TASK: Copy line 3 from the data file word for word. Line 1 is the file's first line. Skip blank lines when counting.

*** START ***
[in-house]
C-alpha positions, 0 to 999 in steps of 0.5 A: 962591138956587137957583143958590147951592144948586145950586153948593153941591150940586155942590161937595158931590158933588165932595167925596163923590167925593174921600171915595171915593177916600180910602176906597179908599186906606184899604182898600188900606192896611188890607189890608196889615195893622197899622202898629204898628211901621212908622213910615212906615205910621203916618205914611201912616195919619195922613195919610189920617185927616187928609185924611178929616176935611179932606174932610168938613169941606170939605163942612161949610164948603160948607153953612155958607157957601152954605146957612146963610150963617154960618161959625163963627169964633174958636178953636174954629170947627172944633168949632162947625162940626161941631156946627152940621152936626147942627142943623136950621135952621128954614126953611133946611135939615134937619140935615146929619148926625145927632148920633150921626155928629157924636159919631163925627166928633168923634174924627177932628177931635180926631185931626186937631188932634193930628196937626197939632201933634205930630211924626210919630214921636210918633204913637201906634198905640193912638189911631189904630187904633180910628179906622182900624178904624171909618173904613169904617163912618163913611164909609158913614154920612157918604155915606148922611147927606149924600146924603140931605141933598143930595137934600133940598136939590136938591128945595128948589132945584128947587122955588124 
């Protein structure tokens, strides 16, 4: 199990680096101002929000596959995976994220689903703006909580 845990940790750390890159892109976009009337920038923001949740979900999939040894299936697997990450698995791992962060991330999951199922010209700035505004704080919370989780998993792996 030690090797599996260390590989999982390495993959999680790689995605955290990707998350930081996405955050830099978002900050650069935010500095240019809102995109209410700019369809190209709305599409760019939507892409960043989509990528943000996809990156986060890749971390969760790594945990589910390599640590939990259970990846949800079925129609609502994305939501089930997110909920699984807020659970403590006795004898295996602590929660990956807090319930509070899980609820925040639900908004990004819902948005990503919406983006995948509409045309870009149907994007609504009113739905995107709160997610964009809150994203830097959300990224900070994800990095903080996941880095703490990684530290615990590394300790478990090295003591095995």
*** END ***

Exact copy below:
């Protein structure tokens, strides 16, 4: 199990680096101002929000596959995976994220689903703006909580 845990940790750390890159892109976009009337920038923001949740979900999939040894299936697997990450698995791992962060991330999951199922010209700035505004704080919370989780998993792996 030690090797599996260390590989999982390495993959999680790689995605955290990707998350930081996405955050830099978002900050650069935010500095240019809102995109209410700019369809190209709305599409760019939507892409960043989509990528943000996809990156986060890749971390969760790594945990589910390599640590939990259970990846949800079925129609609502994305939501089930997110909920699984807020659970403590006795004898295996602590929660990956807090319930509070899980609820925040639900908004990004819902948005990503919406983006995948509409045309870009149907994007609504009113739905995107709160997610964009809150994203830097959300990224900070994800990095903080996941880095703490990684530290615990590394300790478990090295003591095995």